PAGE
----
There’s a quote from Virginia Woolf’s that speaks to this question I think… “It is one of those invaluable seeds, from which, since it is impossible to have every experience fully, one can grow something that represents other people’s experiences. Often one has to make do with seeds; the germs of what might have been, had one’s life been different.” For me there’s that seed of an offer in every underwritten female character that appears in the canon, if you can imagine a different life for them.

There is talk of music in this production. Is it a musical or a play with musical interludes?

Yes! It’s definitely not a musical. I guess it’s a play that ends in a gig. Music is a real heartbeat in this play. There’s a sound world from the opening moments that evolves throughout, and connects the storm outside to Miranda’s own anger and frustration. And the music is her power, her voice. Prospero’s strength is in books and words, but her voice is song.

What style of music can we expect? There is mention of punk in the press release?

It’s a post punk vibe. We’ve had a whole load of musical reference points in discovering the right feeling for it. I guess we’ve landed on something that touches on bands like Suicide, ESG or The Slits. Frank Sweeney and Morgan Buckley are established musicians in their own right so it’s exciting collaborating with them. They’re composing four short songs that feed off the energy of the performers and dig into that DIY punk philosophy of ‘will over skill’. Though Bryan Quinn can work a really solid melody on the guitar and bass after years of gigging with David Kitt, and Fionnuala has an opening scene on the piano that explores the idea of virtuosity and expression.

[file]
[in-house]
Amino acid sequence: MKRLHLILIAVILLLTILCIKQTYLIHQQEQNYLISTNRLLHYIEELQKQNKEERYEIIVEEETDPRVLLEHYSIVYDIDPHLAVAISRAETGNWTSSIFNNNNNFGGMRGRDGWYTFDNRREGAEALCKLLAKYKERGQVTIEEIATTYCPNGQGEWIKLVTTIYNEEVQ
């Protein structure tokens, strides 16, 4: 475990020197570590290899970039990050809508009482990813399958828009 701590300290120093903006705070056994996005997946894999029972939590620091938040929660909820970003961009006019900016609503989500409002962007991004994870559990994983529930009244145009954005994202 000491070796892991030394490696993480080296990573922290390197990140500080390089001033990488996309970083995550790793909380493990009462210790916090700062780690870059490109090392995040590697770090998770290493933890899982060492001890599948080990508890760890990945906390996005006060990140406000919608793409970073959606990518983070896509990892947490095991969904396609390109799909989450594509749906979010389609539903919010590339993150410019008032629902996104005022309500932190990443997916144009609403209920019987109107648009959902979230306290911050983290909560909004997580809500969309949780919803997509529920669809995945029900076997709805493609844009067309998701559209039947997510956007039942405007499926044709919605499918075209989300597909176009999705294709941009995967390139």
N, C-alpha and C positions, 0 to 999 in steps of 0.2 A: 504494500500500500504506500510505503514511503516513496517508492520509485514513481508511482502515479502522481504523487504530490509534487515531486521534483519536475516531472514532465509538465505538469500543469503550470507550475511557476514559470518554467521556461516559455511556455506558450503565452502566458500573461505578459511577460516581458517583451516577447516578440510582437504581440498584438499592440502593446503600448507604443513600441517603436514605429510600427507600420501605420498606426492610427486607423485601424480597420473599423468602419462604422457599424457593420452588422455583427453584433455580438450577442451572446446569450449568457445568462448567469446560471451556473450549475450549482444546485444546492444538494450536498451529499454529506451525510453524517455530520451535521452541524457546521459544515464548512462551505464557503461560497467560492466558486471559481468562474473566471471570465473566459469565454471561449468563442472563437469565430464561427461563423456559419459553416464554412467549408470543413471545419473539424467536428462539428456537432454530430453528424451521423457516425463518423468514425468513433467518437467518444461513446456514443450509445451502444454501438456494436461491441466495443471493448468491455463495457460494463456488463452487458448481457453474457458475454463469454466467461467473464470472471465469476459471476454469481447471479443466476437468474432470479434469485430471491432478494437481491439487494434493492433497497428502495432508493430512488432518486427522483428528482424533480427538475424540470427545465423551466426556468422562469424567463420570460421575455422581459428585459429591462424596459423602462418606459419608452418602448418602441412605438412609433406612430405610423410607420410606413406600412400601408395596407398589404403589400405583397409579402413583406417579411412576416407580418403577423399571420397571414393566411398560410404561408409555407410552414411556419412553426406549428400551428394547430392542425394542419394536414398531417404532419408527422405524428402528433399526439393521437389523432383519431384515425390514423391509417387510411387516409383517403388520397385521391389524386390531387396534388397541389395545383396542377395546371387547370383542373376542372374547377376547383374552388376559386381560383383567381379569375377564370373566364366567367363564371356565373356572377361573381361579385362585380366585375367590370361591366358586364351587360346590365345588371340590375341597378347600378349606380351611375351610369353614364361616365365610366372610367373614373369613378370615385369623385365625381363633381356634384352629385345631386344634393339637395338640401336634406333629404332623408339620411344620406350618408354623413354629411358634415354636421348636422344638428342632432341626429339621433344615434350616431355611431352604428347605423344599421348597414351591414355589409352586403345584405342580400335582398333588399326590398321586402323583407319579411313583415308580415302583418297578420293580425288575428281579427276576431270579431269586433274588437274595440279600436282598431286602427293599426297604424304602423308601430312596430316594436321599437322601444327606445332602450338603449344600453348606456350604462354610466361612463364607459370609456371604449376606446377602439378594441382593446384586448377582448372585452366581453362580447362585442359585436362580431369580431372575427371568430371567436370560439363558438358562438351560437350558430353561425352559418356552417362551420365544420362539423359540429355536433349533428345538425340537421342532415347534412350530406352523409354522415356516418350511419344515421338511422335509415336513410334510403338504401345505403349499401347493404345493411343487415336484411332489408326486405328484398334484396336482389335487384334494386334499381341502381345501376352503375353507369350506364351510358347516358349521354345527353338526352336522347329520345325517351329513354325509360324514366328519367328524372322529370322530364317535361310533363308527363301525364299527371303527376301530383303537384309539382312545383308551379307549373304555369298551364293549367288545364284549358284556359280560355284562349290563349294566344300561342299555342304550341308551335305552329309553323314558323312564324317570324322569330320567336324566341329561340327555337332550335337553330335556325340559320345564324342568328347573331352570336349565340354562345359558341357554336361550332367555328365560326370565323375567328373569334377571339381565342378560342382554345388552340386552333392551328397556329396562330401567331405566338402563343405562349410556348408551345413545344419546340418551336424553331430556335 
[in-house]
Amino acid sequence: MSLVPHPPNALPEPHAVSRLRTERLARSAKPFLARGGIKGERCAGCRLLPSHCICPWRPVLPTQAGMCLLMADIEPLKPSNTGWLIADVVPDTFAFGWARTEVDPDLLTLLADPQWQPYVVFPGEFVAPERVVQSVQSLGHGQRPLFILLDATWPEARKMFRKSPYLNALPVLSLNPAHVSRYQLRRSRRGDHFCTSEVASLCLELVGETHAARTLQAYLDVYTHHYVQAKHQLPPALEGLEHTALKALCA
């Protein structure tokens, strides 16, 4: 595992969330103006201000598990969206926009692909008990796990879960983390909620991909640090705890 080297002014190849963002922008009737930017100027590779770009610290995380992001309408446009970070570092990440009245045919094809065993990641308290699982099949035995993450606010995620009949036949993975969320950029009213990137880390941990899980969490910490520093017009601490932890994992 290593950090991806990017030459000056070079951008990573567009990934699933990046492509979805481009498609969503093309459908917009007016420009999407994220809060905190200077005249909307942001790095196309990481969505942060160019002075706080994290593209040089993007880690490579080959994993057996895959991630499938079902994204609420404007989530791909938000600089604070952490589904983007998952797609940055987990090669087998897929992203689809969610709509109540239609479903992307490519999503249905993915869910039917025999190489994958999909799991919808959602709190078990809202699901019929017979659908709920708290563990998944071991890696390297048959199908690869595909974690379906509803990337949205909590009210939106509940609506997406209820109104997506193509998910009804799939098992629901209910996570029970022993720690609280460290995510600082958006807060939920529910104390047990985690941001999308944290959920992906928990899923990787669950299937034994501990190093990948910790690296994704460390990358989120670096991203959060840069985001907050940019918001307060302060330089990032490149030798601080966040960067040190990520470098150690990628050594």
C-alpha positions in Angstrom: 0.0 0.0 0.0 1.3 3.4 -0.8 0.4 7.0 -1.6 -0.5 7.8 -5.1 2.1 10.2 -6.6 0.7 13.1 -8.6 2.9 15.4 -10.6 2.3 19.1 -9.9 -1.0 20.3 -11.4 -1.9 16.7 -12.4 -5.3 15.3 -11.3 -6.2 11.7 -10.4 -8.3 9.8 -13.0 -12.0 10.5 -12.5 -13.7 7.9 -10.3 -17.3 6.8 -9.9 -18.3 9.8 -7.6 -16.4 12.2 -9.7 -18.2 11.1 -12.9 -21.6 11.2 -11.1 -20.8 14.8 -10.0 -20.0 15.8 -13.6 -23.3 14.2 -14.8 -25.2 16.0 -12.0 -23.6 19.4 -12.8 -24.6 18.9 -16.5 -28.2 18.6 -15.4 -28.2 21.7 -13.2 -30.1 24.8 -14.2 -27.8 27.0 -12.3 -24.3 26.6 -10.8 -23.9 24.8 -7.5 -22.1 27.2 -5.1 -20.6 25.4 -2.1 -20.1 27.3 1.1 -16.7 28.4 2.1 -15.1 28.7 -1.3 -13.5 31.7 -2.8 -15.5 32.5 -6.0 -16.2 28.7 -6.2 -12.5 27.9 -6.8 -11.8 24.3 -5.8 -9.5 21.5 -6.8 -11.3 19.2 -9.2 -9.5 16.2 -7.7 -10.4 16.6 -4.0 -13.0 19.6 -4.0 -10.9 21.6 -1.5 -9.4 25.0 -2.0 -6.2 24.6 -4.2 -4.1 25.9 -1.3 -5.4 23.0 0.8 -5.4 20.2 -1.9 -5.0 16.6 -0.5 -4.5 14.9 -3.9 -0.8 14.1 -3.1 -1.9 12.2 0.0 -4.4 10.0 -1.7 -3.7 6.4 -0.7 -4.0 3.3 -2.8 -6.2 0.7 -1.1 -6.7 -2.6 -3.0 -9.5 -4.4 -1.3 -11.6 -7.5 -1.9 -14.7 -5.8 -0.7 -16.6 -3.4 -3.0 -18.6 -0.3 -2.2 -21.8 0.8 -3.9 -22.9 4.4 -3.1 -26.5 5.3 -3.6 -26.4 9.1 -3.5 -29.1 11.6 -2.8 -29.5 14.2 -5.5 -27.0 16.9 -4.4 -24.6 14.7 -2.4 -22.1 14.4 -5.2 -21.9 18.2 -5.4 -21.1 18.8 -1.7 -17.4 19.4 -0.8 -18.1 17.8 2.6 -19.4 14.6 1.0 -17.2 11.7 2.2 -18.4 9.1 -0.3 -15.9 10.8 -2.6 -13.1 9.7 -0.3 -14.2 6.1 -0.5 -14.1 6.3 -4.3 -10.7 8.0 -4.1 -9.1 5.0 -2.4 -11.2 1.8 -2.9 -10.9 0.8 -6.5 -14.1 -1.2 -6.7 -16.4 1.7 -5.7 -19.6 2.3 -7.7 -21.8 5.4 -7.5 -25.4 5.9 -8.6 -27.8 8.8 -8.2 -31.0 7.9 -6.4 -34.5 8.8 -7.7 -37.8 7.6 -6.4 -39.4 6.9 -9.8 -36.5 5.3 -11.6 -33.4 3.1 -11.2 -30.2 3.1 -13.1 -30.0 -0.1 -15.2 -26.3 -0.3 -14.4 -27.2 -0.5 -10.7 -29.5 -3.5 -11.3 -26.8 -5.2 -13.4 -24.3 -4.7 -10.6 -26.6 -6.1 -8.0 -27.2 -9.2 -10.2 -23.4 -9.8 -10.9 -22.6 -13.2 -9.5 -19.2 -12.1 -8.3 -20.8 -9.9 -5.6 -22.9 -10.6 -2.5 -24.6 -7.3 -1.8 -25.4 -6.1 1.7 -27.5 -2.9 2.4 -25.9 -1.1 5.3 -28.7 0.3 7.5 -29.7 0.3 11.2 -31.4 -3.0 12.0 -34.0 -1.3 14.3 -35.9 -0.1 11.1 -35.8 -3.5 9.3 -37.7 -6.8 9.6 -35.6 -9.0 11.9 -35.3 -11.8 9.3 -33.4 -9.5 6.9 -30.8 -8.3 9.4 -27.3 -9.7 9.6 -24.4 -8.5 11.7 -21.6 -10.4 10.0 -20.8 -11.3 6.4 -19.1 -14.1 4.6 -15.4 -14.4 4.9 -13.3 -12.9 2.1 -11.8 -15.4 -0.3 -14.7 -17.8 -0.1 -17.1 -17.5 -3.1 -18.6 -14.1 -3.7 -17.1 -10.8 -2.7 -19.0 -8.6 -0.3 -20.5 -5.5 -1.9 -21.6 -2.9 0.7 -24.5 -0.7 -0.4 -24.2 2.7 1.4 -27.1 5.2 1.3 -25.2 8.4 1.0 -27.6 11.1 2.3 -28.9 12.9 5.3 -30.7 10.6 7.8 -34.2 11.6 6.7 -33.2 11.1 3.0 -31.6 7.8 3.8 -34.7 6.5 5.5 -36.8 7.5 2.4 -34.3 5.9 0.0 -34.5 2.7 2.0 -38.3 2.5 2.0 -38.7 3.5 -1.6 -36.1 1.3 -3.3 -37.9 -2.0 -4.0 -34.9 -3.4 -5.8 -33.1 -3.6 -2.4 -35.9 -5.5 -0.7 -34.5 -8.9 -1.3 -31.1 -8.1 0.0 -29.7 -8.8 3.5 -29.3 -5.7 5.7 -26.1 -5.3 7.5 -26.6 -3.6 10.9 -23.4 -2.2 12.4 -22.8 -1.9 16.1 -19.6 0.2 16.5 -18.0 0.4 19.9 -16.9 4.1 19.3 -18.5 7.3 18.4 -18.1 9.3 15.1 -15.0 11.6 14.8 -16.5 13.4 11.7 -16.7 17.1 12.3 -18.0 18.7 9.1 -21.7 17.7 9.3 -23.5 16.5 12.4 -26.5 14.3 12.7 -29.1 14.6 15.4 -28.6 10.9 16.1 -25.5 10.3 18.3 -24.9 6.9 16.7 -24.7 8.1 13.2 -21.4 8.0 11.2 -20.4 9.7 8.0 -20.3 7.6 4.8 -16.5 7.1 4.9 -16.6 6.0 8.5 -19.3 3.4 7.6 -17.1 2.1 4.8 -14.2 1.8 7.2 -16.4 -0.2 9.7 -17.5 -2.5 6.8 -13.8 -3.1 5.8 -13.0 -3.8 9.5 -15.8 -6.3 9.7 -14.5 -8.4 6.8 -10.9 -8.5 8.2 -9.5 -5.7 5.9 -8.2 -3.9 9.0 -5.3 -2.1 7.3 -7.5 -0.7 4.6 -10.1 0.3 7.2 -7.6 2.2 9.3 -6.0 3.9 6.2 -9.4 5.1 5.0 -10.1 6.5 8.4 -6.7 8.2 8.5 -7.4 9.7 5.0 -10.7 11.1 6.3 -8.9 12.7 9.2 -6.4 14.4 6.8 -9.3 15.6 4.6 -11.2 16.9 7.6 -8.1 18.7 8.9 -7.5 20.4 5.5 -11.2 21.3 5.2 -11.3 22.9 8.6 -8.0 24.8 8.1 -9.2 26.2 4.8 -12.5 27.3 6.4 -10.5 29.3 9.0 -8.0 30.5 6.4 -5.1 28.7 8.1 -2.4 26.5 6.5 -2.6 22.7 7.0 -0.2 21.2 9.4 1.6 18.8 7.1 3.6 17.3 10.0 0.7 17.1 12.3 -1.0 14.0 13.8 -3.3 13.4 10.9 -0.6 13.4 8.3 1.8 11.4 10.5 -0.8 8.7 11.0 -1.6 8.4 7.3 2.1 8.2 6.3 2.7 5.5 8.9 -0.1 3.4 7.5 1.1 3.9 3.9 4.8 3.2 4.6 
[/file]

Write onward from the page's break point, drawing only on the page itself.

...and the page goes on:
You are a musician yourself. Did this help you with the production?

I think loving music helps. And my own experience of finding a voice as a teenager through guitar and writing. I think it can be a really instinctive language, and that makes sense to me for a character who has been trapped within the structure of someone else’s words. Music can be a release. And it’s something you can find on your own if you’re not worried about doing it wrong. So I like the idea of it as Miranda’s secret strength.

It sounds like a play with a huge amount going on. How are you handling keeping all the various strands together?

Yep, it’s ambitious! But we’ve had a long development (I commissioned Simon to write it in 2015) and the creative team is really deadly so I’m hoping the balance is there. There’s always a risk on a project where you’re trying something new. But there’s no reason not to take that risk when the ingredients are so strong. And when it comes right down to it, it’s a pretty simple story about a girl stepping out of her father’s shadow to say something for herself.

Do you suffer from opening night nerves?

Opening nights are like birthday parties that you organise for yourself; you spend the whole time in a weird out-of-body state with constant low level anxiety about other people having a good time. But I’ll be a happy mess for this one I expect. I’m all in, and so is the team… so we’ll make the nerves work for us.

 

 

Advertisements

Categories: Header, interview, Theatre

Leave a Reply

Fill in your details below or click an icon to log in:

WordPress.com Logo

You are commenting using your WordPress.com account. Log Out /  Change )

Google+ photo

You are commenting using your Google+ account. Log Out /  Change )

Twitter picture

You are commenting using your Twitter account. Log Out /  Change )

Facebook photo

You are commenting using your Facebook account. Log Out /  Change )

w

Connecting to %s

This site uses Akismet to reduce spam. Learn how your comment data is processed.